Highlights include new exhibition exploring dreams in art, a contemporary installation by Yamandú Canosa and a free community exhibition sharing the poetry of Paul Éluard
ST. PETERSBURG, Fla. –The Dalí Museum presents a collection of inspiring exhibitions this fall. For information on upcoming exhibition-related programs and events and to reserve advanced timed admission tickets, visit TheDali.org.
Through Oct. 23
On view exclusively at The Dalí, The Visit features abstract and figurative works by contemporary artist Yamandú Canosa, who represented Uruguay at the Venice Biennale in 2019. Born in Montevideo, Uruguay, Canosa moved to Spain in 1975, where he currently resides, creating contemporary installations featured in exhibitions around the world. This is his first solo museum exhibition in the United States.
Set in a dramatic installation especially conceived for The Dalí, including a selection of Salvador Dalí works from the Museum’s renowned collection, Canosa creates a dialog between Surrealism and contemporary art. The Museum’s Hough Gallery is transformed into a contemporary interpretation of the Bay of Port Lligat, Spain, the magnificent setting of Dalí’s home. The installation also pays homage to surrealist techniques, including the Dibujos ciegos (Blind Drawings), a series of performative works on paper that the artist has created from an object using automatic drawing procedures.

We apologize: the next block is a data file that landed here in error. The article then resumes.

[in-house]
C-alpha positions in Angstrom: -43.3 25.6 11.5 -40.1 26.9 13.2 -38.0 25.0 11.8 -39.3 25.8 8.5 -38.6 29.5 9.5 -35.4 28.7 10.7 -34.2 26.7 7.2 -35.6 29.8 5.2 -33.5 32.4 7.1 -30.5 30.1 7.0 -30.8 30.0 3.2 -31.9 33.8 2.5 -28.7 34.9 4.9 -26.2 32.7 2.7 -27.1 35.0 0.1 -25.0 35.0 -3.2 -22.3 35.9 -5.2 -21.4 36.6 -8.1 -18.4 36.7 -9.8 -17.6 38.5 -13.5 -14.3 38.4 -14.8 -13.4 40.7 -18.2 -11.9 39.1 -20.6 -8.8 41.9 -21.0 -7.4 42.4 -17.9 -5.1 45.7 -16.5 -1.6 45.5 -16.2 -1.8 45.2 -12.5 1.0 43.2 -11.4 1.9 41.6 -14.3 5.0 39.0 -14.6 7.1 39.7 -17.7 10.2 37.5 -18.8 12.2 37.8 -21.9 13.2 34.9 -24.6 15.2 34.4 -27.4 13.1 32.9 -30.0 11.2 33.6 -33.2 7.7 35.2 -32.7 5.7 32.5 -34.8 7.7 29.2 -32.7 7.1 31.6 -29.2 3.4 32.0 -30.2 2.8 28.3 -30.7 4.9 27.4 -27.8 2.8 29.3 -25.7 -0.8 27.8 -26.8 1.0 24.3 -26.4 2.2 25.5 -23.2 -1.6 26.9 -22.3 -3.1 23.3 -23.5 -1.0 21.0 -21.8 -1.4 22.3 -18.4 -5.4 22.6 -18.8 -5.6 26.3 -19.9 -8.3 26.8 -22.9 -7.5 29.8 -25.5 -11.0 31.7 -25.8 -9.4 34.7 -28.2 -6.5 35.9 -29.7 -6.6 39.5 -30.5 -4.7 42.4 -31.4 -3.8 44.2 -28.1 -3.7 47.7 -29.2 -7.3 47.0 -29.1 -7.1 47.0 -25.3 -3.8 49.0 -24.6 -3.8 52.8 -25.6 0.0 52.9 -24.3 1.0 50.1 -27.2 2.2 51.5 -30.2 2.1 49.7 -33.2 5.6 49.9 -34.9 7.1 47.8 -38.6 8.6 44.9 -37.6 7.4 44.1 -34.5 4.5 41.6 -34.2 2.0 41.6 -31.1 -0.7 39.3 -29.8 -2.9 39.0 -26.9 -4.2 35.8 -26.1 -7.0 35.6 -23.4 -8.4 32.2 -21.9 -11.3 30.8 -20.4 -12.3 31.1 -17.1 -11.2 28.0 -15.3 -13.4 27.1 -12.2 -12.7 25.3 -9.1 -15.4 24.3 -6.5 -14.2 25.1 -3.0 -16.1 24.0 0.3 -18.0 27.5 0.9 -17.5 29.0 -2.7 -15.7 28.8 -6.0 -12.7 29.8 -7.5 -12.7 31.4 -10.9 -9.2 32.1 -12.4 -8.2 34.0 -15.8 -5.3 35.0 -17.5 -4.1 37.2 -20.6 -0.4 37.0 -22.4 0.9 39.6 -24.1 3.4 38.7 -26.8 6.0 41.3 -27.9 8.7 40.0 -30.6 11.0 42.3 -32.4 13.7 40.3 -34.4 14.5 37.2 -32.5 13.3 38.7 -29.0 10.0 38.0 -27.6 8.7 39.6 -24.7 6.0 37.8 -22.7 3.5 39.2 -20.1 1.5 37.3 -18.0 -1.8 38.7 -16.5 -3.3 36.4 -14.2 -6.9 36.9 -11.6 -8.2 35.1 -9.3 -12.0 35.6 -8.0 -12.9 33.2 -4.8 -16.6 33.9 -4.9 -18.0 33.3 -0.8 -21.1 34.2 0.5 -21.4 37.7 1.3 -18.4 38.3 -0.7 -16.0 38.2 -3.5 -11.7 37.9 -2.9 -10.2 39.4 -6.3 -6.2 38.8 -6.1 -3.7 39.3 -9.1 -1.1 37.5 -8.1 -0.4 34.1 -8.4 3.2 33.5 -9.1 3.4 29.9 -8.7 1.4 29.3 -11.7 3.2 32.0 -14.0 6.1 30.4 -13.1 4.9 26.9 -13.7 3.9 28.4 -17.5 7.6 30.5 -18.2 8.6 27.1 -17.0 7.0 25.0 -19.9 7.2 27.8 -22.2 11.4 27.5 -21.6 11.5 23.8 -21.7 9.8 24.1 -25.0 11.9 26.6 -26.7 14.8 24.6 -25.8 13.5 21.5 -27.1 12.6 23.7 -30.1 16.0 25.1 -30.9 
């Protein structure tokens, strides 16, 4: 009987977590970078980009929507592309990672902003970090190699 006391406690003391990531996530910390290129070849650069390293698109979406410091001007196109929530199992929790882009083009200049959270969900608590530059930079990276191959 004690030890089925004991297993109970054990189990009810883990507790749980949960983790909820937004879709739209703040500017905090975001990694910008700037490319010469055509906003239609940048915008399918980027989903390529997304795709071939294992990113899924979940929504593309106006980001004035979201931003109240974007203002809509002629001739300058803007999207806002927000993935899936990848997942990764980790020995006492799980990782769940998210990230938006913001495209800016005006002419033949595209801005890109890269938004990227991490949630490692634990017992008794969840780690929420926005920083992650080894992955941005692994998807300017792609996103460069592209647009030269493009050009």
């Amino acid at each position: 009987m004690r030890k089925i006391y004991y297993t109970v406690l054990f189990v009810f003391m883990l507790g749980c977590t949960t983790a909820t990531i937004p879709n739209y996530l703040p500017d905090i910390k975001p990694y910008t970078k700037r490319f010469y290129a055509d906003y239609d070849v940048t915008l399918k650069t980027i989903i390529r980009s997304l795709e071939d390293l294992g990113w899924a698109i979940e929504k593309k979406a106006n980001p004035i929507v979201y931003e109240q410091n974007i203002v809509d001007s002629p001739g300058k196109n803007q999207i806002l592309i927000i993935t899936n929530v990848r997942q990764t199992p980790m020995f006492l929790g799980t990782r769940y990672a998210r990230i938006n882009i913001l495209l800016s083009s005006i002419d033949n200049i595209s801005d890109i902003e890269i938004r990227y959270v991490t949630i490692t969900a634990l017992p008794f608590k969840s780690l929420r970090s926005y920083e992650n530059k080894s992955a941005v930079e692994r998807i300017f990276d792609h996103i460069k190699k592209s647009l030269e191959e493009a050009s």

The presenting sponsor of The Visit is Sabal Trust with additional support from Institut Ramon Llull, Cultural Office of the Embassy of Spain and St. Pete-Clearwater International Airport (PIE).
Paul Éluard: Poetry, Politics, Love
Through Jan. 8, 2023
Paul Éluard: Poetry, Politics, Love explores the world of one of the most celebrated and idealistic surrealist poets. Éluard, the ex-husband of Dalí’s wife Gala, helped found Surrealism, the French art movement whose poetry celebrated dreams, love and freedom. The exhibition presents selections of Éluard’s poetry in context with photographs and selected books, giving visitors a glimpse into the life of the man who became known as “the Poet of Freedom.”
During his lifetime, Éluard published more than 70 books dedicated to two main themes: the rejection of tyranny and the search for happiness. The exhibition examines the poet’s beginnings, passionate relationships and important publications. In addition, the exhibition delves into Éluard’s connection to the origins of Surrealism and André Breton as well as his later communications with Pablo Picasso. Located on the first floor of the Museum, access to this community exhibition is free by reserving Ground Floor tickets at TheDali.org/tickets.
Dreams of Dalí Virtual Reality Experience
Dreams of Dalí allows visitors to travel inside and beyond Salvador Dalí’s 1935 painting Archeological Reminiscence of Millet’s “Angelus” through Virtual Reality (VR) technology, venturing into the towers to discover surprises around every corner. This VR experience has garnered visitor acclaim, online praise and international recognition through a multitude of industry awards. Included with the price of admission, Dreams of Dalí is available on a first come, first served basis. Reservations can be made onsite upon admission.
Dalí’s Masterworks in Augmented Reality